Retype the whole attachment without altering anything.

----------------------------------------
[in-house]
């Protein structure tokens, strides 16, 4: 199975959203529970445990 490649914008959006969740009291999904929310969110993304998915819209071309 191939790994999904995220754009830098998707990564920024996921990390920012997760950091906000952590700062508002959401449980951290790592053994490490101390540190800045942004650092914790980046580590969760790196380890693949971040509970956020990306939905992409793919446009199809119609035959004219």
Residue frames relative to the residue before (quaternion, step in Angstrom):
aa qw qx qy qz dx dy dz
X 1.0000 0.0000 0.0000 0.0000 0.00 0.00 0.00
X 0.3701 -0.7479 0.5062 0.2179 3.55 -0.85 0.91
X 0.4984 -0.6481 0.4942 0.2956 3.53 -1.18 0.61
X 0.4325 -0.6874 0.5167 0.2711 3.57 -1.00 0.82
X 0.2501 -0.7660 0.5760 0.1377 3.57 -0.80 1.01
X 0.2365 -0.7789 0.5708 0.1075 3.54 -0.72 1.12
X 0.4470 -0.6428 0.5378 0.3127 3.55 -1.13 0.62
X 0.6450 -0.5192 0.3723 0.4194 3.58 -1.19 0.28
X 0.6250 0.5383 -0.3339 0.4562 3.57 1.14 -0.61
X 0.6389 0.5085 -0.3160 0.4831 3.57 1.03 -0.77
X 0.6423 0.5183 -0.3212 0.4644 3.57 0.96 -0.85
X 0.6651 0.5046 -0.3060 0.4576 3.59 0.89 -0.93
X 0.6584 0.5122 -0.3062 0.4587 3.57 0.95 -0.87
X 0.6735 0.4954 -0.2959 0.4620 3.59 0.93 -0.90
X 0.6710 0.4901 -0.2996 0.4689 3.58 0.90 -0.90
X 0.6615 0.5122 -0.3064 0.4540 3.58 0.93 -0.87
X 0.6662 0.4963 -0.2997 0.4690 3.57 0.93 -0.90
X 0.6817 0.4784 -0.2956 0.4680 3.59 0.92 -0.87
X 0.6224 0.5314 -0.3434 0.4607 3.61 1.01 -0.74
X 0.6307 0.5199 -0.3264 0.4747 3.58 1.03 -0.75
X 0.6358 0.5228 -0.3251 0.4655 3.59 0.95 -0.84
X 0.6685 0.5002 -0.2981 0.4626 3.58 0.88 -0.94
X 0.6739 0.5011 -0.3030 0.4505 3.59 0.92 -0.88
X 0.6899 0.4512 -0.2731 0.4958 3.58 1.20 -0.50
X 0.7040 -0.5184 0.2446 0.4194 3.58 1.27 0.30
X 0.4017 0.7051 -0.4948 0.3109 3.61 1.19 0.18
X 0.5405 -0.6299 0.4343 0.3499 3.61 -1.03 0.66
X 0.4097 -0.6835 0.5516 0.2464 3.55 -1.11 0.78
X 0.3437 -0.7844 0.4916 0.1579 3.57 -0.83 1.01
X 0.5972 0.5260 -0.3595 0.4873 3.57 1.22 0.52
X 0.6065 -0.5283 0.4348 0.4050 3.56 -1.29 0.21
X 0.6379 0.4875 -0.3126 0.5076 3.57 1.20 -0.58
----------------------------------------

[in-house]
């Protein structure tokens, strides 16, 4: 199975959203529970445990 490649914008959006969740009291999904929310969110993304998915819209071309 191939790994999904995220754009830098998707990564920024996921990390920012997760950091906000952590700062508002959401449980951290790592053994490490101390540190800045942004650092914790980046580590969760790196380890693949971040509970956020990306939905992409793919446009199809119609035959004219």
Residue frames relative to the residue before (quaternion, step in Angstrom):
aa qw qx qy qz dx dy dz
X 1.0000 0.0000 0.0000 0.0000 0.00 0.00 0.00
X 0.3701 -0.7479 0.5062 0.2179 3.55 -0.85 0.91
X 0.4984 -0.6481 0.4942 0.2956 3.53 -1.18 0.61
X 0.4325 -0.6874 0.5167 0.2711 3.57 -1.00 0.82
X 0.2501 -0.7660 0.5760 0.1377 3.57 -0.80 1.01
X 0.2365 -0.7789 0.5708 0.1075 3.54 -0.72 1.12
X 0.4470 -0.6428 0.5378 0.3127 3.55 -1.13 0.62
X 0.6450 -0.5192 0.3723 0.4194 3.58 -1.19 0.28
X 0.6250 0.5383 -0.3339 0.4562 3.57 1.14 -0.61
X 0.6389 0.5085 -0.3160 0.4831 3.57 1.03 -0.77
X 0.6423 0.5183 -0.3212 0.4644 3.57 0.96 -0.85
X 0.6651 0.5046 -0.3060 0.4576 3.59 0.89 -0.93
X 0.6584 0.5122 -0.3062 0.4587 3.57 0.95 -0.87
X 0.6735 0.4954 -0.2959 0.4620 3.59 0.93 -0.90
X 0.6710 0.4901 -0.2996 0.4689 3.58 0.90 -0.90
X 0.6615 0.5122 -0.3064 0.4540 3.58 0.93 -0.87
X 0.6662 0.4963 -0.2997 0.4690 3.57 0.93 -0.90
X 0.6817 0.4784 -0.2956 0.4680 3.59 0.92 -0.87
X 0.6224 0.5314 -0.3434 0.4607 3.61 1.01 -0.74
X 0.6307 0.5199 -0.3264 0.4747 3.58 1.03 -0.75
X 0.6358 0.5228 -0.3251 0.4655 3.59 0.95 -0.84
X 0.6685 0.5002 -0.2981 0.4626 3.58 0.88 -0.94
X 0.6739 0.5011 -0.3030 0.4505 3.59 0.92 -0.88
X 0.6899 0.4512 -0.2731 0.4958 3.58 1.20 -0.50
X 0.7040 -0.5184 0.2446 0.4194 3.58 1.27 0.30
X 0.4017 0.7051 -0.4948 0.3109 3.61 1.19 0.18
X 0.5405 -0.6299 0.4343 0.3499 3.61 -1.03 0.66
X 0.4097 -0.6835 0.5516 0.2464 3.55 -1.11 0.78
X 0.3437 -0.7844 0.4916 0.1579 3.57 -0.83 1.01
X 0.5972 0.5260 -0.3595 0.4873 3.57 1.22 0.52
X 0.6065 -0.5283 0.4348 0.4050 3.56 -1.29 0.21
X 0.6379 0.4875 -0.3126 0.5076 3.57 1.20 -0.58